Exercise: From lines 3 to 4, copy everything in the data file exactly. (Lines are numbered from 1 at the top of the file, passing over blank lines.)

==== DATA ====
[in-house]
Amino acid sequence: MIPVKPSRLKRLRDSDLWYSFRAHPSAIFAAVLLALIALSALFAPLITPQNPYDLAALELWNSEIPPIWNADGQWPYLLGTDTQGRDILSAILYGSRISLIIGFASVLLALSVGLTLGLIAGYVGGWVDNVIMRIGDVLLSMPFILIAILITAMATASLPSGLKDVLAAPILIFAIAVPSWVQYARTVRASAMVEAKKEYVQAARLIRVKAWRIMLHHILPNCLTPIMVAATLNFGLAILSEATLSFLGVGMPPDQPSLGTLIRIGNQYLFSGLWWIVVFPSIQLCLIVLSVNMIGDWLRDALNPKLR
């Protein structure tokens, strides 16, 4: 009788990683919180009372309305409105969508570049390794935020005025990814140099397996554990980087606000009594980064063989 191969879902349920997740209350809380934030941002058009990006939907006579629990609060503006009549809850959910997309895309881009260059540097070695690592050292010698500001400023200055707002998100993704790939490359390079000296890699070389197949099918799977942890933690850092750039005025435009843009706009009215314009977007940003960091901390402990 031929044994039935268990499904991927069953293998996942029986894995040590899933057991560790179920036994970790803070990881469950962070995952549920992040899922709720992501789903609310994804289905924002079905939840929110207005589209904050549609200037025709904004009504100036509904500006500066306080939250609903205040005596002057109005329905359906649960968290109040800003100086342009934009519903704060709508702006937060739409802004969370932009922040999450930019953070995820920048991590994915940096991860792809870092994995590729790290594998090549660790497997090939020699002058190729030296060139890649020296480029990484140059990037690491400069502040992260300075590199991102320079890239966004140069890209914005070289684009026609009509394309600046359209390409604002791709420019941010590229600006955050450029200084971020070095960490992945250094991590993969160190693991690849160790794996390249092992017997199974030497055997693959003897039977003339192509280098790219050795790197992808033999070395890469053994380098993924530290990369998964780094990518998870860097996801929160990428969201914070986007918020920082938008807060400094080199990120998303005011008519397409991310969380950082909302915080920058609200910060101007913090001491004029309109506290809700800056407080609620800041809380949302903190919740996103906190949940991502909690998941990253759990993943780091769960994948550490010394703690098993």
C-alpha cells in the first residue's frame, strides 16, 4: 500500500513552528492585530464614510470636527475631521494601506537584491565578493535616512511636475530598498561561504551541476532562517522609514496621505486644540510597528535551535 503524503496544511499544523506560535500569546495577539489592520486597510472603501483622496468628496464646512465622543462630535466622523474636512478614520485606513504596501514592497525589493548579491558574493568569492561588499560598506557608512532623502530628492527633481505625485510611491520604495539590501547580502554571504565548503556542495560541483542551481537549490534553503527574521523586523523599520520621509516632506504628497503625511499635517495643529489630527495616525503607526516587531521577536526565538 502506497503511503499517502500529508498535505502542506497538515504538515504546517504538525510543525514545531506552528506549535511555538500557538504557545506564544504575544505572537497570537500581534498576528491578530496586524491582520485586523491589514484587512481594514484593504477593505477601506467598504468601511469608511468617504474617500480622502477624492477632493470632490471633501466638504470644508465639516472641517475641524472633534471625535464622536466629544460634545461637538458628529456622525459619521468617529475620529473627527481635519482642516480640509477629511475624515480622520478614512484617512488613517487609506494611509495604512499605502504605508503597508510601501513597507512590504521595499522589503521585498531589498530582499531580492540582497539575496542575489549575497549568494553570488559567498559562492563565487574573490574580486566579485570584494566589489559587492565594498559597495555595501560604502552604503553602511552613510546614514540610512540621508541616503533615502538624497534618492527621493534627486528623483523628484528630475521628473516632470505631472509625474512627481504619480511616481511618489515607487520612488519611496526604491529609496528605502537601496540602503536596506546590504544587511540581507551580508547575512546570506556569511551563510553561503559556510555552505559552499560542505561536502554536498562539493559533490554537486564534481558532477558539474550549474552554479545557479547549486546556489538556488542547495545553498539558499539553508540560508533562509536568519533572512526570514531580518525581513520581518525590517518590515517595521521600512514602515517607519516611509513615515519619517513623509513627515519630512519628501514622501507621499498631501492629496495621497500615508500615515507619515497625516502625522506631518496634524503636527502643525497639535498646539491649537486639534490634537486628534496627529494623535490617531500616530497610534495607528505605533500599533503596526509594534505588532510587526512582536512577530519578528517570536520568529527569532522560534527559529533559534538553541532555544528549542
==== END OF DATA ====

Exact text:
């Protein structure tokens, strides 16, 4: 009788990683919180009372309305409105969508570049390794935020005025990814140099397996554990980087606000009594980064063989 191969879902349920997740209350809380934030941002058009990006939907006579629990609060503006009549809850959910997309895309881009260059540097070695690592050292010698500001400023200055707002998100993704790939490359390079000296890699070389197949099918799977942890933690850092750039005025435009843009706009009215314009977007940003960091901390402990 031929044994039935268990499904991927069953293998996942029986894995040590899933057991560790179920036994970790803070990881469950962070995952549920992040899922709720992501789903609310994804289905924002079905939840929110207005589209904050549609200037025709904004009504100036509904500006500066306080939250609903205040005596002057109005329905359906649960968290109040800003100086342009934009519903704060709508702006937060739409802004969370932009922040999450930019953070995820920048991590994915940096991860792809870092994995590729790290594998090549660790497997090939020699002058190729030296060139890649020296480029990484140059990037690491400069502040992260300075590199991102320079890239966004140069890209914005070289684009026609009509394309600046359209390409604002791709420019941010590229600006955050450029200084971020070095960490992945250094991590993969160190693991690849160790794996390249092992017997199974030497055997693959003897039977003339192509280098790219050795790197992808033999070395890469053994380098993924530290990369998964780094990518998870860097996801929160990428969201914070986007918020920082938008807060400094080199990120998303005011008519397409991310969380950082909302915080920058609200910060101007913090001491004029309109506290809700800056407080609620800041809380949302903190919740996103906190949940991502909690998941990253759990993943780091769960994948550490010394703690098993």
C-alpha cells in the first residue's frame, strides 16, 4: 500500500513552528492585530464614510470636527475631521494601506537584491565578493535616512511636475530598498561561504551541476532562517522609514496621505486644540510597528535551535 503524503496544511499544523506560535500569546495577539489592520486597510472603501483622496468628496464646512465622543462630535466622523474636512478614520485606513504596501514592497525589493548579491558574493568569492561588499560598506557608512532623502530628492527633481505625485510611491520604495539590501547580502554571504565548503556542495560541483542551481537549490534553503527574521523586523523599520520621509516632506504628497503625511499635517495643529489630527495616525503607526516587531521577536526565538 502506497503511503499517502500529508498535505502542506497538515504538515504546517504538525510543525514545531506552528506549535511555538500557538504557545506564544504575544505572537497570537500581534498576528491578530496586524491582520485586523491589514484587512481594514484593504477593505477601506467598504468601511469608511468617504474617500480622502477624492477632493470632490471633501466638504470644508465639516472641517475641524472633534471625535464622536466629544460634545461637538458628529456622525459619521468617529475620529473627527481635519482642516480640509477629511475624515480622520478614512484617512488613517487609506494611509495604512499605502504605508503597508510601501513597507512590504521595499522589503521585498531589498530582499531580492540582497539575496542575489549575497549568494553570488559567498559562492563565487574573490574580486566579485570584494566589489559587492565594498559597495555595501560604502552604503553602511552613510546614514540610512540621508541616503533615502538624497534618492527621493534627486528623483523628484528630475521628473516632470505631472509625474512627481504619480511616481511618489515607487520612488519611496526604491529609496528605502537601496540602503536596506546590504544587511540581507551580508547575512546570506556569511551563510553561503559556510555552505559552499560542505561536502554536498562539493559533490554537486564534481558532477558539474550549474552554479545557479547549486546556489538556488542547495545553498539558499539553508540560508533562509536568519533572512526570514531580518525581513520581518525590517518590515517595521521600512514602515517607519516611509513615515519619517513623509513627515519630512519628501514622501507621499498631501492629496495621497500615508500615515507619515497625516502625522506631518496634524503636527502643525497639535498646539491649537486639534490634537486628534496627529494623535490617531500616530497610534495607528505605533500599533503596526509594534505588532510587526512582536512577530519578528517570536520568529527569532522560534527559529533559534538553541532555544528549542